Here is the doorway into these stories,
at least the entryway I found.
I have a chronic illness I do not like to talk about.
In fact, this may be the first time
I have ever spoken about it publicly.
Now the thing about a chronic illness
is that it’s always with you.
Most of us have one
or will have one sometime in our lives.
And with the proliferation
of pharmaceutical treatments for illnesses
that can be treated but not cured,
I suspect more and more of us
will be living longer and longer
with a chronic illness or two or three.
I know for a fact
that living with a chronic condition
is made more difficult when it is secret
or there is some kind of stigma associated with it.
That is the case with substance abuse,
as well as co-dependency that haunts
the family members of the substance abuser.
Fortunately that stigma is becoming less and less
as it becomes clear that more and more people
are touched by the chronic disease
of alcoholism or drug addiction.
But that is not the chronic condition
I keep to myself.
Rather, I have peripheral neuropathy in my feet.
All that means is that I don’t have much feeling left on the bottom of my feet.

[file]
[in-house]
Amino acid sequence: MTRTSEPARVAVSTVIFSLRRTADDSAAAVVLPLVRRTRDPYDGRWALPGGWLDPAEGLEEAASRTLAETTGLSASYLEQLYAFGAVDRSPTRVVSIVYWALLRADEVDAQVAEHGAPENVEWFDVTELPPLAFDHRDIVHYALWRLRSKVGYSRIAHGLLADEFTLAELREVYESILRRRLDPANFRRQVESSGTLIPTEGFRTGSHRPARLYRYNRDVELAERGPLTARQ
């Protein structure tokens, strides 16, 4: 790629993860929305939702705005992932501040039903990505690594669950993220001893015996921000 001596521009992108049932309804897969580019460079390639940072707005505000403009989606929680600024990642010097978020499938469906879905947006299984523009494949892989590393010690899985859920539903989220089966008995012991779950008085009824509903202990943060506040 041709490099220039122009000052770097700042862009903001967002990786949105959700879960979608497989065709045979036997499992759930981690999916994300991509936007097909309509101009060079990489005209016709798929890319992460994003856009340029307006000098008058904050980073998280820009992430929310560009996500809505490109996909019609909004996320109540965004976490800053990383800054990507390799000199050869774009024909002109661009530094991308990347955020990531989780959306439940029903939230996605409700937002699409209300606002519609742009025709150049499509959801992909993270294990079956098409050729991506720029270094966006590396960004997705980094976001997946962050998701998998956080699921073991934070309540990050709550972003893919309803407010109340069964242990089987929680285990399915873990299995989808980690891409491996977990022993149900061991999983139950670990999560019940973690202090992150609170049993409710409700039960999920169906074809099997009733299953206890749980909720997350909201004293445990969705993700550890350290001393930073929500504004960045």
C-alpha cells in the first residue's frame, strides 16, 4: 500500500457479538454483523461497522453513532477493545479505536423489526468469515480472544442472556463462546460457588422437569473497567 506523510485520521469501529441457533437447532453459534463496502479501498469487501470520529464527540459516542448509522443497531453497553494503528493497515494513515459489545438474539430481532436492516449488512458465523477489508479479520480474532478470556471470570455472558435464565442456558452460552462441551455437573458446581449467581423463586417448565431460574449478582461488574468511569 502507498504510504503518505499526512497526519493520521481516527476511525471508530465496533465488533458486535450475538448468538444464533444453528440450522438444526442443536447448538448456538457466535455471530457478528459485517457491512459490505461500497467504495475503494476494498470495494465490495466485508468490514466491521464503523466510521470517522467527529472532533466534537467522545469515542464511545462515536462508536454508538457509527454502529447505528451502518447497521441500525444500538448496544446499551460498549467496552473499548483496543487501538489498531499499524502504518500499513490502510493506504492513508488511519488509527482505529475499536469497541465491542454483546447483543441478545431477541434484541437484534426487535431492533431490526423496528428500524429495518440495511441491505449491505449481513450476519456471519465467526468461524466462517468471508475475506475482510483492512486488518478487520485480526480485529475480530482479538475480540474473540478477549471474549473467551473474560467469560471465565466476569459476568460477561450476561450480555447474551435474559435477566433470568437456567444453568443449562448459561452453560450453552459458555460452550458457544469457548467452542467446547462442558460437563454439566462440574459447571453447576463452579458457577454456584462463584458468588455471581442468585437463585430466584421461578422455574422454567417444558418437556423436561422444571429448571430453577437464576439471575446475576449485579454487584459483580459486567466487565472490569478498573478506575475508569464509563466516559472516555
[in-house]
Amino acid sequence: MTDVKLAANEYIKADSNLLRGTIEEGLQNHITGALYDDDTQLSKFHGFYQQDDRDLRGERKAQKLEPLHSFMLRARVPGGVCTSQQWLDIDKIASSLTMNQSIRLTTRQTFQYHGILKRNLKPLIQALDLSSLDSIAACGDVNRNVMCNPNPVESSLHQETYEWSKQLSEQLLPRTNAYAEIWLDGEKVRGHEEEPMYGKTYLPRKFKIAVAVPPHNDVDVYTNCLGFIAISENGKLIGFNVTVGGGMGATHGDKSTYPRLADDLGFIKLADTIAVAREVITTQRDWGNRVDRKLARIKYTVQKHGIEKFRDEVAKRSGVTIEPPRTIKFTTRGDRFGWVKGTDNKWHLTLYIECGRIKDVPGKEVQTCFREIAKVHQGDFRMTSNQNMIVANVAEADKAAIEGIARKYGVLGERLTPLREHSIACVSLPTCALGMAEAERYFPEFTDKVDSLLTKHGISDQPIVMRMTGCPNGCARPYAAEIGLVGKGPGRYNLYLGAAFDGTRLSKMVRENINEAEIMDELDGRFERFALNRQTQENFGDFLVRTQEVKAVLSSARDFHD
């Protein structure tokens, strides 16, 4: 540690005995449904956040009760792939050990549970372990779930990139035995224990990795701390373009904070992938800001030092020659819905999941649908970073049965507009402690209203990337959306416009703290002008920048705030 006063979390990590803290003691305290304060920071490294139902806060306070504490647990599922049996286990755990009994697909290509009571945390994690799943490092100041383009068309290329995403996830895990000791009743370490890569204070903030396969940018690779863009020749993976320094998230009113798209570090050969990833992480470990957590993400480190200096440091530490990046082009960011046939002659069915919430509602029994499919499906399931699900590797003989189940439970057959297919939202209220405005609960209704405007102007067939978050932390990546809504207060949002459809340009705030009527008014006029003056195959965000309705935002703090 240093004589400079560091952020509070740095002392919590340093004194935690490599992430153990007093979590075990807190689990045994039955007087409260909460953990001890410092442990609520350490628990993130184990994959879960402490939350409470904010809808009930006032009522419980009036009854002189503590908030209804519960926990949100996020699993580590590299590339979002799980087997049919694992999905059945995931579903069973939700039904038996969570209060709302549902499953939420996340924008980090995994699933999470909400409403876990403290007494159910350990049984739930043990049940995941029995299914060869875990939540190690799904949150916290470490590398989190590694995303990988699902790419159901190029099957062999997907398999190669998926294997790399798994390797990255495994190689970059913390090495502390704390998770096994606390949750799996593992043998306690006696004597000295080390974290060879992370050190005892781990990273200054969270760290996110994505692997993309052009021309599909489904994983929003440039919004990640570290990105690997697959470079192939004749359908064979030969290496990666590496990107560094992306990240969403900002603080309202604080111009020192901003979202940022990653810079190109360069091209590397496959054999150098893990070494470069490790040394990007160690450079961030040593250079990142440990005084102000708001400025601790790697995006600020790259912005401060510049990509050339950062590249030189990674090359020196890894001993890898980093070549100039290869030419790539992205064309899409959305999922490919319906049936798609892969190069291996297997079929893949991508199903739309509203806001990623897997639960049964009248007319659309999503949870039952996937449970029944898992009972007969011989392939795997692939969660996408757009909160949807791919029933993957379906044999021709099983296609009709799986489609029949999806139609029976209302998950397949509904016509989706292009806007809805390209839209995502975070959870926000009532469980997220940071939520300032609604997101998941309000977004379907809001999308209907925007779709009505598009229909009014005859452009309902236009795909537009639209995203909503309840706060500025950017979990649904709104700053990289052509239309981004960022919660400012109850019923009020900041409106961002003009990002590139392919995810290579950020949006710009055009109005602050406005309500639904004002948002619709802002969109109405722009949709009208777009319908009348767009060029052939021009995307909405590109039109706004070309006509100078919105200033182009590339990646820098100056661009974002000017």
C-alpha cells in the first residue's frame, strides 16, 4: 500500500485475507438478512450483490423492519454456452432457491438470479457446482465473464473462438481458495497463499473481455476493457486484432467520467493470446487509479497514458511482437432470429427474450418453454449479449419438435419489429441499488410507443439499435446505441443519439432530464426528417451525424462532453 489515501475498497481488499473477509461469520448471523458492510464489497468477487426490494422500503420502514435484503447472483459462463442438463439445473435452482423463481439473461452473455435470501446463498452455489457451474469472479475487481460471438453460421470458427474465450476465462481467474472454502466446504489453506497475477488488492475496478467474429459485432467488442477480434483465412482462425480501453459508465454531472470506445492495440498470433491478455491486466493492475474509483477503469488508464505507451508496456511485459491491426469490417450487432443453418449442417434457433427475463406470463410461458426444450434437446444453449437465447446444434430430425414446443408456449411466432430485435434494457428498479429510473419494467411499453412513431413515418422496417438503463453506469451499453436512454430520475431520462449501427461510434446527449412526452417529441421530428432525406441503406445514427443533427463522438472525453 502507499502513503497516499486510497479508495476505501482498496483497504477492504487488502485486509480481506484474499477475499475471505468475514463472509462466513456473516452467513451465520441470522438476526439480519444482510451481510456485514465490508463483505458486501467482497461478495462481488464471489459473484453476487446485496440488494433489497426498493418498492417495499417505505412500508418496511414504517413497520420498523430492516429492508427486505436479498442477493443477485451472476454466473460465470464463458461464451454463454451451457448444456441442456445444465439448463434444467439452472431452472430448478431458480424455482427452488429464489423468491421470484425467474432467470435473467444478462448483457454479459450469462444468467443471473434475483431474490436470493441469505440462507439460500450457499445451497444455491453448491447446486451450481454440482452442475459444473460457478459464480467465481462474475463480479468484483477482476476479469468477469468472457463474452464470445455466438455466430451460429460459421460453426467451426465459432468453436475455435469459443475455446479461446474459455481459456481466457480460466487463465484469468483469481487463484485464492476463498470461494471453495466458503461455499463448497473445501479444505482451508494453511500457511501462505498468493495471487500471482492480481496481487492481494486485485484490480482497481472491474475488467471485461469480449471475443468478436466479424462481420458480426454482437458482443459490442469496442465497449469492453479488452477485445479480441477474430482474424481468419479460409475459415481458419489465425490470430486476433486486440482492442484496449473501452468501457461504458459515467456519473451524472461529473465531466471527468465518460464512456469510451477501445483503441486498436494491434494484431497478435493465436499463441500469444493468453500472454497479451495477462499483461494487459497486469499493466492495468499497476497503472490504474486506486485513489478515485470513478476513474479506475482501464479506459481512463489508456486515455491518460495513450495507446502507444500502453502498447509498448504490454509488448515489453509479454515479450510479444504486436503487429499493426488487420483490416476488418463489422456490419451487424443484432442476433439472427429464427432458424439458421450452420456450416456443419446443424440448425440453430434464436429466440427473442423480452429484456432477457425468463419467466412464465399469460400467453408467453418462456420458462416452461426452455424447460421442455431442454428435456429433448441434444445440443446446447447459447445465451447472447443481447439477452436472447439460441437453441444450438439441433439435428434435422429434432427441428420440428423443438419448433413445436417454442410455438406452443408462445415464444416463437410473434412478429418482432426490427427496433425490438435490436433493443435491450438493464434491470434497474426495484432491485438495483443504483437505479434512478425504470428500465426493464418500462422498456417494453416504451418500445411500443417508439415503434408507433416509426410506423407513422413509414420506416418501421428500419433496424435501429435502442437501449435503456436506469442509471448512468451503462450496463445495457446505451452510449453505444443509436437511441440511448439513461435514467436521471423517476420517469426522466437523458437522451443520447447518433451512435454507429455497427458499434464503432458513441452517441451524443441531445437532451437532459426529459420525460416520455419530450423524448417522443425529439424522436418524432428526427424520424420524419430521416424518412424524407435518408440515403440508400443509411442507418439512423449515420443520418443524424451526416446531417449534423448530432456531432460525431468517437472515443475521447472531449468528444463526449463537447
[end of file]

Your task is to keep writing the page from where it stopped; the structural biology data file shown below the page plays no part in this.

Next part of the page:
This is a condition
that can be associated with diabetes
which I do not have.
It can also be caused by traumatic injury,
infections, exposure to toxins,
or just plain inherited.
I have no idea which one is the source of mine.
It is nothing to be ashamed of
but I am loathe to speak of it –
and as I said, this is the first time
in the twelve years or so that I’ve had it,
that I have spoken about it publicly.
Hiding things, keeping them secret,
for good or bad or silly reasons,
makes the hidden thing more powerful.
The power of hidden things
is the ability to isolate.
When we have a secret
and we do not want the people around us
to know about it,
it forms a layer of distance around us –
we grow a second skin so to speak,
only it is dead skin
that human touch cannot penetrate.
You see the problem.
Usually the thing we keep secret
or hide away and do not discuss
or expose to the open,
is the very thing
for which we need tender loving care.
But we can’t get it
because the secret
or the hiddenness
does not allow touch to penetrate.